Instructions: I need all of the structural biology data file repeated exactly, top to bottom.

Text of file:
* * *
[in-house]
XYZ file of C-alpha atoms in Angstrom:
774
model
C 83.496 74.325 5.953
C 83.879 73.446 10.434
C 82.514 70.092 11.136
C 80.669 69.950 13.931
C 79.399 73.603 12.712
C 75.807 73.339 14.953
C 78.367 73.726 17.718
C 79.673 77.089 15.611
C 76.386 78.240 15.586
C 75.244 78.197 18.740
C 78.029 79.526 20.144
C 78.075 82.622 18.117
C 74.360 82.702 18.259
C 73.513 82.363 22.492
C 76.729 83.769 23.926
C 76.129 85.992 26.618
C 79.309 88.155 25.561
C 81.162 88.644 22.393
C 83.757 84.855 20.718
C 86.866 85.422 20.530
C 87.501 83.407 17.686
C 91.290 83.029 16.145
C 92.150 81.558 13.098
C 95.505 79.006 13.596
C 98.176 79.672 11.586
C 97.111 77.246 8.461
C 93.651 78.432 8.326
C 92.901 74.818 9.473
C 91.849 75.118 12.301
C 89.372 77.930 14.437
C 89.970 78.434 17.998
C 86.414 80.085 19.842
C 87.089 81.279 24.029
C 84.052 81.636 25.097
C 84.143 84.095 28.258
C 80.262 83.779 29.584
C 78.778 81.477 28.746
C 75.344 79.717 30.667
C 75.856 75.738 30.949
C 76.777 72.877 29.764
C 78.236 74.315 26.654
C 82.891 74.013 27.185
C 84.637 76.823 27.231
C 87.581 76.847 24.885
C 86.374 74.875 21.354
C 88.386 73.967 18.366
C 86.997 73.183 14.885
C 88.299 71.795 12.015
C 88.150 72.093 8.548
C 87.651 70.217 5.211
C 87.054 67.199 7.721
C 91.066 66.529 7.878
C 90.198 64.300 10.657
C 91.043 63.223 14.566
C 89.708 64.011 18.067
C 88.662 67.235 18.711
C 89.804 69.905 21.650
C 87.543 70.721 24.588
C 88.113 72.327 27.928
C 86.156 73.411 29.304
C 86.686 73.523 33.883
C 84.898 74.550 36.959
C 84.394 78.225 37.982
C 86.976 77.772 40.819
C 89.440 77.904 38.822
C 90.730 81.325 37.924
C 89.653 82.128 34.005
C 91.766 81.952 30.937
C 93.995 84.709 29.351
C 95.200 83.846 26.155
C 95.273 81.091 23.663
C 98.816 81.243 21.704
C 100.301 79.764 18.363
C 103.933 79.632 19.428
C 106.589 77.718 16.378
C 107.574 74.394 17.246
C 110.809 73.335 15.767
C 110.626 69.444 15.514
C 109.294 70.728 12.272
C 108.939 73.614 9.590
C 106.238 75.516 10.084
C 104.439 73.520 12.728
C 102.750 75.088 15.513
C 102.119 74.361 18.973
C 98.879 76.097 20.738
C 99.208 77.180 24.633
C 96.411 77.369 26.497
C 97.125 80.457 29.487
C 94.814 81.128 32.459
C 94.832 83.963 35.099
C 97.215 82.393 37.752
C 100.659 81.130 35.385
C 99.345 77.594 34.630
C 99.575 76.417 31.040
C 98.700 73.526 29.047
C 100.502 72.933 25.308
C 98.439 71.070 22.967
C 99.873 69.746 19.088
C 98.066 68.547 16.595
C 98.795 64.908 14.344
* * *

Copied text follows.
[in-house]
XYZ file of C-alpha atoms in Angstrom:
774
model
C 83.496 74.325 5.953
C 83.879 73.446 10.434
C 82.514 70.092 11.136
C 80.669 69.950 13.931
C 79.399 73.603 12.712
C 75.807 73.339 14.953
C 78.367 73.726 17.718
C 79.673 77.089 15.611
C 76.386 78.240 15.586
C 75.244 78.197 18.740
C 78.029 79.526 20.144
C 78.075 82.622 18.117
C 74.360 82.702 18.259
C 73.513 82.363 22.492
C 76.729 83.769 23.926
C 76.129 85.992 26.618
C 79.309 88.155 25.561
C 81.162 88.644 22.393
C 83.757 84.855 20.718
C 86.866 85.422 20.530
C 87.501 83.407 17.686
C 91.290 83.029 16.145
C 92.150 81.558 13.098
C 95.505 79.006 13.596
C 98.176 79.672 11.586
C 97.111 77.246 8.461
C 93.651 78.432 8.326
C 92.901 74.818 9.473
C 91.849 75.118 12.301
C 89.372 77.930 14.437
C 89.970 78.434 17.998
C 86.414 80.085 19.842
C 87.089 81.279 24.029
C 84.052 81.636 25.097
C 84.143 84.095 28.258
C 80.262 83.779 29.584
C 78.778 81.477 28.746
C 75.344 79.717 30.667
C 75.856 75.738 30.949
C 76.777 72.877 29.764
C 78.236 74.315 26.654
C 82.891 74.013 27.185
C 84.637 76.823 27.231
C 87.581 76.847 24.885
C 86.374 74.875 21.354
C 88.386 73.967 18.366
C 86.997 73.183 14.885
C 88.299 71.795 12.015
C 88.150 72.093 8.548
C 87.651 70.217 5.211
C 87.054 67.199 7.721
C 91.066 66.529 7.878
C 90.198 64.300 10.657
C 91.043 63.223 14.566
C 89.708 64.011 18.067
C 88.662 67.235 18.711
C 89.804 69.905 21.650
C 87.543 70.721 24.588
C 88.113 72.327 27.928
C 86.156 73.411 29.304
C 86.686 73.523 33.883
C 84.898 74.550 36.959
C 84.394 78.225 37.982
C 86.976 77.772 40.819
C 89.440 77.904 38.822
C 90.730 81.325 37.924
C 89.653 82.128 34.005
C 91.766 81.952 30.937
C 93.995 84.709 29.351
C 95.200 83.846 26.155
C 95.273 81.091 23.663
C 98.816 81.243 21.704
C 100.301 79.764 18.363
C 103.933 79.632 19.428
C 106.589 77.718 16.378
C 107.574 74.394 17.246
C 110.809 73.335 15.767
C 110.626 69.444 15.514
C 109.294 70.728 12.272
C 108.939 73.614 9.590
C 106.238 75.516 10.084
C 104.439 73.520 12.728
C 102.750 75.088 15.513
C 102.119 74.361 18.973
C 98.879 76.097 20.738
C 99.208 77.180 24.633
C 96.411 77.369 26.497
C 97.125 80.457 29.487
C 94.814 81.128 32.459
C 94.832 83.963 35.099
C 97.215 82.393 37.752
C 100.659 81.130 35.385
C 99.345 77.594 34.630
C 99.575 76.417 31.040
C 98.700 73.526 29.047
C 100.502 72.933 25.308
C 98.439 71.070 22.967
C 99.873 69.746 19.088
C 98.066 68.547 16.595
C 98.795 64.908 14.344